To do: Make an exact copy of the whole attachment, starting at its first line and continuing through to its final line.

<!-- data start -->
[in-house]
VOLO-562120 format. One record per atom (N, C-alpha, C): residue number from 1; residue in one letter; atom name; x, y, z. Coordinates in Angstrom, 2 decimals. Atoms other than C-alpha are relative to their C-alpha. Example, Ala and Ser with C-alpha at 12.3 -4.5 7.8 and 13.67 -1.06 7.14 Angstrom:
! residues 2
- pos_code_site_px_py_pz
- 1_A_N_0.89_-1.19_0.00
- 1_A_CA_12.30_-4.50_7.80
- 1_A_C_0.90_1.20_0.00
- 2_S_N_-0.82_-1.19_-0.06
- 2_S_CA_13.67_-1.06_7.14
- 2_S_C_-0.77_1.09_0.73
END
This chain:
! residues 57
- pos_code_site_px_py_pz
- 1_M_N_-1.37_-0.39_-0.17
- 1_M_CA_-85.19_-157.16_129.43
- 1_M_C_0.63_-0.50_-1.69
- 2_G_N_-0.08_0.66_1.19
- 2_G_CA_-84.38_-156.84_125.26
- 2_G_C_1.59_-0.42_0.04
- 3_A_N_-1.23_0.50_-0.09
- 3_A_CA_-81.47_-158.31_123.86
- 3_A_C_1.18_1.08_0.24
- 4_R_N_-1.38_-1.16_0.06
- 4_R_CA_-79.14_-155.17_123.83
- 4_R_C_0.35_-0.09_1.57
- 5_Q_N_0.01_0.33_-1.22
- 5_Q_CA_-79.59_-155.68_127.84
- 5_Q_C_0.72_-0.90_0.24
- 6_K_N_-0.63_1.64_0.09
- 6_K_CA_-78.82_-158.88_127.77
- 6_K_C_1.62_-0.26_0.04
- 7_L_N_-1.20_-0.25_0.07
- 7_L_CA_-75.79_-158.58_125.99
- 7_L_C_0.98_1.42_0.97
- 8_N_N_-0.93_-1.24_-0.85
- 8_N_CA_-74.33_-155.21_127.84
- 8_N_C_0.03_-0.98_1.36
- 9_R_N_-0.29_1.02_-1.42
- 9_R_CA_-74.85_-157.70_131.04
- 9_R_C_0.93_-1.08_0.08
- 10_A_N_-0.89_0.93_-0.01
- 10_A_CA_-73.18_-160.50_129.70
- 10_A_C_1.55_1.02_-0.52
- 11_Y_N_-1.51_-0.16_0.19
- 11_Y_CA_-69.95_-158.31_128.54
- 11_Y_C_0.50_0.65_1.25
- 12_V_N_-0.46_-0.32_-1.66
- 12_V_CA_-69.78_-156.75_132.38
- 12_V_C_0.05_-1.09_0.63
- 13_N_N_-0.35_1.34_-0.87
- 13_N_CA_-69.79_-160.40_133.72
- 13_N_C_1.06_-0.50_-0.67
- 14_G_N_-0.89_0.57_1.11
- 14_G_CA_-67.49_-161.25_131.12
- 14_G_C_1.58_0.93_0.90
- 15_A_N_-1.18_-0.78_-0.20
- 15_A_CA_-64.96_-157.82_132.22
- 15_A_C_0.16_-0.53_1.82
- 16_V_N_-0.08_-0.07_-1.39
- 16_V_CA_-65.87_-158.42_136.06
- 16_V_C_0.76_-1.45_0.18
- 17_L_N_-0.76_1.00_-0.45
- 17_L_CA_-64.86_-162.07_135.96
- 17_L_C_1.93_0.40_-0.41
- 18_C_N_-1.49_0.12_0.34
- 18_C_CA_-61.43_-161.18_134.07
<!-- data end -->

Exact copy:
[in-house]
VOLO-562120 format. One record per atom (N, C-alpha, C): residue number from 1; residue in one letter; atom name; x, y, z. Coordinates in Angstrom, 2 decimals. Atoms other than C-alpha are relative to their C-alpha. Example, Ala and Ser with C-alpha at 12.3 -4.5 7.8 and 13.67 -1.06 7.14 Angstrom:
! residues 2
- pos_code_site_px_py_pz
- 1_A_N_0.89_-1.19_0.00
- 1_A_CA_12.30_-4.50_7.80
- 1_A_C_0.90_1.20_0.00
- 2_S_N_-0.82_-1.19_-0.06
- 2_S_CA_13.67_-1.06_7.14
- 2_S_C_-0.77_1.09_0.73
END
This chain:
! residues 57
- pos_code_site_px_py_pz
- 1_M_N_-1.37_-0.39_-0.17
- 1_M_CA_-85.19_-157.16_129.43
- 1_M_C_0.63_-0.50_-1.69
- 2_G_N_-0.08_0.66_1.19
- 2_G_CA_-84.38_-156.84_125.26
- 2_G_C_1.59_-0.42_0.04
- 3_A_N_-1.23_0.50_-0.09
- 3_A_CA_-81.47_-158.31_123.86
- 3_A_C_1.18_1.08_0.24
- 4_R_N_-1.38_-1.16_0.06
- 4_R_CA_-79.14_-155.17_123.83
- 4_R_C_0.35_-0.09_1.57
- 5_Q_N_0.01_0.33_-1.22
- 5_Q_CA_-79.59_-155.68_127.84
- 5_Q_C_0.72_-0.90_0.24
- 6_K_N_-0.63_1.64_0.09
- 6_K_CA_-78.82_-158.88_127.77
- 6_K_C_1.62_-0.26_0.04
- 7_L_N_-1.20_-0.25_0.07
- 7_L_CA_-75.79_-158.58_125.99
- 7_L_C_0.98_1.42_0.97
- 8_N_N_-0.93_-1.24_-0.85
- 8_N_CA_-74.33_-155.21_127.84
- 8_N_C_0.03_-0.98_1.36
- 9_R_N_-0.29_1.02_-1.42
- 9_R_CA_-74.85_-157.70_131.04
- 9_R_C_0.93_-1.08_0.08
- 10_A_N_-0.89_0.93_-0.01
- 10_A_CA_-73.18_-160.50_129.70
- 10_A_C_1.55_1.02_-0.52
- 11_Y_N_-1.51_-0.16_0.19
- 11_Y_CA_-69.95_-158.31_128.54
- 11_Y_C_0.50_0.65_1.25
- 12_V_N_-0.46_-0.32_-1.66
- 12_V_CA_-69.78_-156.75_132.38
- 12_V_C_0.05_-1.09_0.63
- 13_N_N_-0.35_1.34_-0.87
- 13_N_CA_-69.79_-160.40_133.72
- 13_N_C_1.06_-0.50_-0.67
- 14_G_N_-0.89_0.57_1.11
- 14_G_CA_-67.49_-161.25_131.12
- 14_G_C_1.58_0.93_0.90
- 15_A_N_-1.18_-0.78_-0.20
- 15_A_CA_-64.96_-157.82_132.22
- 15_A_C_0.16_-0.53_1.82
- 16_V_N_-0.08_-0.07_-1.39
- 16_V_CA_-65.87_-158.42_136.06
- 16_V_C_0.76_-1.45_0.18
- 17_L_N_-0.76_1.00_-0.45
- 17_L_CA_-64.86_-162.07_135.96
- 17_L_C_1.93_0.40_-0.41
- 18_C_N_-1.49_0.12_0.34
- 18_C_CA_-61.43_-161.18_134.07